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Let E be some IND-CPA public key encryption scheme. Given two users with public keys $pk_0,pk_1$ respectively, each user $i$ selects a nonce $r_i$ at random and computes an encryption $c_i = E_{pk_i,r_i}(b_i)$ of some secret bit $b_i\in\{0,1\}$ selected by the user. Is it possible to construct an algorithm A such that

$ \begin{array}{ c l } A(c_1,c_2)= \begin{cases} (E_{pk_0,r'}(0),E_{pk_1,r''}(1)) & \text{if } b_0 \oplus b_1 = 1\\ (E_{pk_0,r'}(1),E_{pk_1,r''}(0)), & \text{if } b_0 \oplus b_1 = 0 \end{cases} \end{array} $ where r' and r'' are random nonces that might be chosen by A, by the users (r' is chosen by user 0 and r'' is chosen by user 1), or it can be a result of some computation of A. This should be without the knowledge of the secret keys associated with $pk_0,pk_1$ (in particular, A is not a constructed based on the knowledge of the secret keys of the users)?

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  • $\begingroup$ Does $f$ know the $b$ values? $\endgroup$
    – kelalaka
    Sep 4, 2022 at 13:20
  • $\begingroup$ No, it does not. $\endgroup$
    – Doron
    Sep 4, 2022 at 16:45
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    $\begingroup$ Good comment, I tried to simplify things, but perhaps it makes it less understandable. $b_0$ and $b_1$ are not input of A,but only the encryptions of them are inputs. The more elaborative setting is that there are two users with public keys $pk_0$ and $pk_1$ who encrypt these bits. E is in fact IND-CPA. I tagged it as homomorphic because I thought that the encryption scheme need to satisfy some homomorphic property. I will edit the question so that it will be more understandable. $\endgroup$
    – Doron
    Sep 5, 2022 at 12:16
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    $\begingroup$ Anyway, I had some thought on that and it seems that it may actually be trivial. The algorithm simply selects a bit, encrypt it, and set it as the first argument of the algorithm. The it checks if the first ciphertext of result is an encryption of 0 or 1. This will reveal the other user's bit because of the xor. Then, A can do it to the other user and reveal the other user's bit. Then it can compute the desired function. $\endgroup$
    – Doron
    Sep 5, 2022 at 12:34
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    $\begingroup$ I've removed the homomorphic encryption tag for now, as it may wrong-foot people. $\endgroup$
    – Maarten Bodewes
    Sep 5, 2022 at 12:50

1 Answer 1

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If I get the question correctly, what's asked is impossible.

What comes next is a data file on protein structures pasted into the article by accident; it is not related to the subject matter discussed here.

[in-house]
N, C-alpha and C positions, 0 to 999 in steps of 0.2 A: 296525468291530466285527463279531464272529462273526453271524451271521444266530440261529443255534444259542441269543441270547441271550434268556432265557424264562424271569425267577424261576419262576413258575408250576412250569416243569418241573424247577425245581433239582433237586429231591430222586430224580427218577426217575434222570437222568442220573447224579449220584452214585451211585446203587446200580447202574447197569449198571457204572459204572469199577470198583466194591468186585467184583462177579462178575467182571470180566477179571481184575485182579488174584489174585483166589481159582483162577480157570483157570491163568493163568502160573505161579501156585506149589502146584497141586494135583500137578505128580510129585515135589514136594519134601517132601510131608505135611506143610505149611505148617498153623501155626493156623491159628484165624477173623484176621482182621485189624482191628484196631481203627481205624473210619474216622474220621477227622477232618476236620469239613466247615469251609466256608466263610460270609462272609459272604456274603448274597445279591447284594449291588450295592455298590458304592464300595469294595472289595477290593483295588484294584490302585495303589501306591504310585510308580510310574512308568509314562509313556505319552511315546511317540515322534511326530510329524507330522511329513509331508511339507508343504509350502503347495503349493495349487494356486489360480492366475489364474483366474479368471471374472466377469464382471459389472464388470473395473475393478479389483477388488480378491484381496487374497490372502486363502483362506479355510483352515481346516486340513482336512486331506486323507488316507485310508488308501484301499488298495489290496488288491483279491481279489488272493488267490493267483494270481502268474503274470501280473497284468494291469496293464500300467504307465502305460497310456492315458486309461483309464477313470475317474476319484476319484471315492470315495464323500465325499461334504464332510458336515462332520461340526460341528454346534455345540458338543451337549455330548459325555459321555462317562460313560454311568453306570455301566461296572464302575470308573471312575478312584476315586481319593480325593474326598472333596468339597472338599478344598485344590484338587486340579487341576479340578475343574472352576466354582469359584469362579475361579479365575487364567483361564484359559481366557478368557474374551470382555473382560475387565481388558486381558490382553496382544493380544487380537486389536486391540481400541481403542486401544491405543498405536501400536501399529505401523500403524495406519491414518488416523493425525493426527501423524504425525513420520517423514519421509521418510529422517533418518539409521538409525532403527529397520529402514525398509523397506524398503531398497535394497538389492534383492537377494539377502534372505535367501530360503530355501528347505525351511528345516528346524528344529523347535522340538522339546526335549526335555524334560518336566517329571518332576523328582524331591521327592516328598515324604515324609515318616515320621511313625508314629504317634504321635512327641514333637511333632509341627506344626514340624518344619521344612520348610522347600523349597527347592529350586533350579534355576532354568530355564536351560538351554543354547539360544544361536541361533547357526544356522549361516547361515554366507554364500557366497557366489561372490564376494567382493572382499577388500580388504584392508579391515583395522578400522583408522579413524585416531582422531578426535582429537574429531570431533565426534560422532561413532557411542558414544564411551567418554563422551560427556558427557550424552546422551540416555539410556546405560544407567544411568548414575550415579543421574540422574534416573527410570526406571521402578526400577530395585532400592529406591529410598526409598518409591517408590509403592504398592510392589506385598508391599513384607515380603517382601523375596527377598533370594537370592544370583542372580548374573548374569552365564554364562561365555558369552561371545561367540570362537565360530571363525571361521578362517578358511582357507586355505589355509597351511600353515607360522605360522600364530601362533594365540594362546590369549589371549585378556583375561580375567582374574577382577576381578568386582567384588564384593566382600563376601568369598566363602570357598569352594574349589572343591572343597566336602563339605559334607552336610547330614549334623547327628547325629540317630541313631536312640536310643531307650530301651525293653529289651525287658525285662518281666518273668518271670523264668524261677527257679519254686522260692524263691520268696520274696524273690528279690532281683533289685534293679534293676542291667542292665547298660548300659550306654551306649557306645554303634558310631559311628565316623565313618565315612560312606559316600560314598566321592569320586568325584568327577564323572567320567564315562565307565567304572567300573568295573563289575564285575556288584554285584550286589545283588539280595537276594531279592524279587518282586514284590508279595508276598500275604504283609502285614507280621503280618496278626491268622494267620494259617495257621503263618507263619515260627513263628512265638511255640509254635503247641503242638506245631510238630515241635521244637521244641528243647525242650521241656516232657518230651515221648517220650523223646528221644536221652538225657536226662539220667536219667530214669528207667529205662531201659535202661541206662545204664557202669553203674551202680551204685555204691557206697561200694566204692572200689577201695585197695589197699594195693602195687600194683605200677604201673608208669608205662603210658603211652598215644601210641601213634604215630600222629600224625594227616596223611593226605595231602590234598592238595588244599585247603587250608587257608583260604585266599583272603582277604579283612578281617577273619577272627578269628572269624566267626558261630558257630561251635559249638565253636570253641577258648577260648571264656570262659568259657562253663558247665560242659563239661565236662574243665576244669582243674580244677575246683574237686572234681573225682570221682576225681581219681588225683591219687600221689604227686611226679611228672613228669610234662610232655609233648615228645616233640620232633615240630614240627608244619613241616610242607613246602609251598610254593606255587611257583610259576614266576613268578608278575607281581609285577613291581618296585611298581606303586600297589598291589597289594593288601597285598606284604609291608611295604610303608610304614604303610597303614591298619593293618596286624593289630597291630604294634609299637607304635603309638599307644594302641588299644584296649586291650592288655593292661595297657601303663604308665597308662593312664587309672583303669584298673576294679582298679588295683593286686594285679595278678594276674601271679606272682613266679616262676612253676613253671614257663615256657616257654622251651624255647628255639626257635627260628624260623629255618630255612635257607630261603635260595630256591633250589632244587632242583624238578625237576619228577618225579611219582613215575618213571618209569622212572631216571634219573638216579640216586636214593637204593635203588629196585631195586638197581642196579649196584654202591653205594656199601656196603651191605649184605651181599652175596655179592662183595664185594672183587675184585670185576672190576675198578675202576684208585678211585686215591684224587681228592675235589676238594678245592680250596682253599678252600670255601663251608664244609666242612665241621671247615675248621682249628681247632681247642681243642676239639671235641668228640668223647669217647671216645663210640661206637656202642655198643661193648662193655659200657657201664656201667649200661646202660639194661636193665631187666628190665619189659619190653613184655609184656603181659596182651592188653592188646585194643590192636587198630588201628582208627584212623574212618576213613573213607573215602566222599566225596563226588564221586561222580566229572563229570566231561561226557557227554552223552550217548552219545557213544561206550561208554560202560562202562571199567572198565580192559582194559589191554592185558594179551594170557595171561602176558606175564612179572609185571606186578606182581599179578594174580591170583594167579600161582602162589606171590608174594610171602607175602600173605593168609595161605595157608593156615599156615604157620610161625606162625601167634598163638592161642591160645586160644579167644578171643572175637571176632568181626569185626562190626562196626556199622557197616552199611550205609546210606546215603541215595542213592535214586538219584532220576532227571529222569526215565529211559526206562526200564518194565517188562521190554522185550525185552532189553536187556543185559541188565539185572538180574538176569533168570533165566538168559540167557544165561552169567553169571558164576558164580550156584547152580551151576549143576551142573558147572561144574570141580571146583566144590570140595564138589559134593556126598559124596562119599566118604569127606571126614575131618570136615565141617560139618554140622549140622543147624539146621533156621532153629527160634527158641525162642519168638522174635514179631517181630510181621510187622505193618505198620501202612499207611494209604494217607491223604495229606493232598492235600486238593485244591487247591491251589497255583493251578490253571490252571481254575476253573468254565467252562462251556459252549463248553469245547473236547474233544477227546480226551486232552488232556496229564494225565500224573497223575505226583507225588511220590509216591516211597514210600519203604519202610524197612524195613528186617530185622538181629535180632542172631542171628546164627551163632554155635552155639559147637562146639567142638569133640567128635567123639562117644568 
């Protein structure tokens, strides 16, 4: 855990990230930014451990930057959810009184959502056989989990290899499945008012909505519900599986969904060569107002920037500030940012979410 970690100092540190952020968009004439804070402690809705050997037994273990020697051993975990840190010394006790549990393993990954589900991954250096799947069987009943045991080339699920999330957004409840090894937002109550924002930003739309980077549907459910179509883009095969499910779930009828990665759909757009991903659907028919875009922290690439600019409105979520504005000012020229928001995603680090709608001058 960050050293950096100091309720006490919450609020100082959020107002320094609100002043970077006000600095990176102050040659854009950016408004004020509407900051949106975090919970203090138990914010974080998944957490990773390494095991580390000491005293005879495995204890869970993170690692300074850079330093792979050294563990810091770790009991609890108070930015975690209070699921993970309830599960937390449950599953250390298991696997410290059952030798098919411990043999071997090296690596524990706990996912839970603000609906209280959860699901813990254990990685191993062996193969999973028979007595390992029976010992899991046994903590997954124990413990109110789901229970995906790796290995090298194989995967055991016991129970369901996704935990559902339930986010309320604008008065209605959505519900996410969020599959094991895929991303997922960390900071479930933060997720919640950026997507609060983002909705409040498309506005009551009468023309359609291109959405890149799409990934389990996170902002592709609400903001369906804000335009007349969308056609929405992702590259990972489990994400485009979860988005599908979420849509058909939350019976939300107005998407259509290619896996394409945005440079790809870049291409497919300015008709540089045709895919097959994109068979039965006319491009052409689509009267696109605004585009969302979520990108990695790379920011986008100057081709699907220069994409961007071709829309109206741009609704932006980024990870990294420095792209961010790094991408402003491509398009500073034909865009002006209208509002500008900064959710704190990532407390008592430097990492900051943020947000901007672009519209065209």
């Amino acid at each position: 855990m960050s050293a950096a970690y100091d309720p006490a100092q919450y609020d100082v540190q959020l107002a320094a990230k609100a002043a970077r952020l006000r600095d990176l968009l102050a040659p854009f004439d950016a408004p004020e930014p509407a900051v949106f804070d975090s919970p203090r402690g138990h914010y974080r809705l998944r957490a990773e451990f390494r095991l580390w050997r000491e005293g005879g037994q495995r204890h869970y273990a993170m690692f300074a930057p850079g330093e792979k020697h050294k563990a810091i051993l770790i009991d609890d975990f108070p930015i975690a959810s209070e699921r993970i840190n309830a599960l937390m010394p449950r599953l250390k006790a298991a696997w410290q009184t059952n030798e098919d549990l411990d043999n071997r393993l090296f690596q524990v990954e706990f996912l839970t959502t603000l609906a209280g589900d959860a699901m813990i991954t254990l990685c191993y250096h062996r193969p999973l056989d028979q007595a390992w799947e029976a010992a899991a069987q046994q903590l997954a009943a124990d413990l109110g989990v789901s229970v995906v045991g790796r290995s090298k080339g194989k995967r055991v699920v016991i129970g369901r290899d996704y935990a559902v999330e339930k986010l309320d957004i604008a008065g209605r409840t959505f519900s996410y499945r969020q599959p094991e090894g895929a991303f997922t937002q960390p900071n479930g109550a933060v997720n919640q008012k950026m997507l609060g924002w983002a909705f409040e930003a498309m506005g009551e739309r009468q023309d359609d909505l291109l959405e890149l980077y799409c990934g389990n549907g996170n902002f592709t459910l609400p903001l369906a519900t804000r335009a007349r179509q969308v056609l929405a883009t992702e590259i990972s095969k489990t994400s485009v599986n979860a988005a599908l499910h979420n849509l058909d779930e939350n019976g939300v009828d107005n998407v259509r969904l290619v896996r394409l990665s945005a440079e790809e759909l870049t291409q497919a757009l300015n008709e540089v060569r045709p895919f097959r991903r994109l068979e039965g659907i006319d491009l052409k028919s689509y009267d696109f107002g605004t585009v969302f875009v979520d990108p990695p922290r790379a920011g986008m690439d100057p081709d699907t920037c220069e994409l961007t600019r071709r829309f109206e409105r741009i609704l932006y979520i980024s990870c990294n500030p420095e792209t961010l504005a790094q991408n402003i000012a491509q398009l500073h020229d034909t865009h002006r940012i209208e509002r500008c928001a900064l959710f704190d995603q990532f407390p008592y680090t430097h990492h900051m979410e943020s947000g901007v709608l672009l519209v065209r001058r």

Argument: Assume $A$ exists. We'll use it, and the three algorithms of the public key encryption scheme, in order to tell if a cryptogram $c=E_{pk,r}(x)$ is for $x=0$ or $x=1$, in an experiment where we are given $pk$ and $c$ (but not the private key $sk$ matching $pk$, nor $x$). This contradicts the given that $E$ is IND-CPA, hence the assumption does not hold.

We compute $x$ in 4 steps:

  1. We use the key generation algorithm to build one known $(pk',sk')$ pair.
  2. We use the encryption algorithm to compute $c'=E_{pk',\hat r}(0)$ for some $\hat r$ that we select arbitrarily within the constraints set by the encryption algorithm.
  3. We compute $A(c,c')$ using $A$ (giving it $pk$ and $pk'$ as auxiliary input, replacing $pk_0$ and $pk_1$ if $A$ needs such input; we know $pk$ because that's a given, and we know $pk'$ from step 1). $A$ outputs a pair $(d,d')$. We extract $d'$.
  4. We use the decryption algorithm to decipher $d'$ per private key $sk'$ that we know from step 1. The defining property of $A$ implies that the deciphered plaintext is the desired $x$, by examination of the two cases:
    • if $x=1$, then $x\oplus 0=1$, thus the top case applies, thus $d'$ must be $E_{pk',r''}(1)$ for some $r''$, thus $d'$ must decipher to $1$.
    • if $x=0$, then $x\oplus 0=0$, thus the bottom case applies, thus $d'$ must be $E_{pk',r''}(0)$ for some $r''$, thus $d'$ must decipher to $0$.
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  • $\begingroup$ Thanks @fgrieu. Exactly. That also what I tried to say in my comment (I wrote trivial, though I meant that it should not be possible). You wrote it formally with much better and precise explanation. $\endgroup$
    – Doron
    Sep 8, 2022 at 6:40

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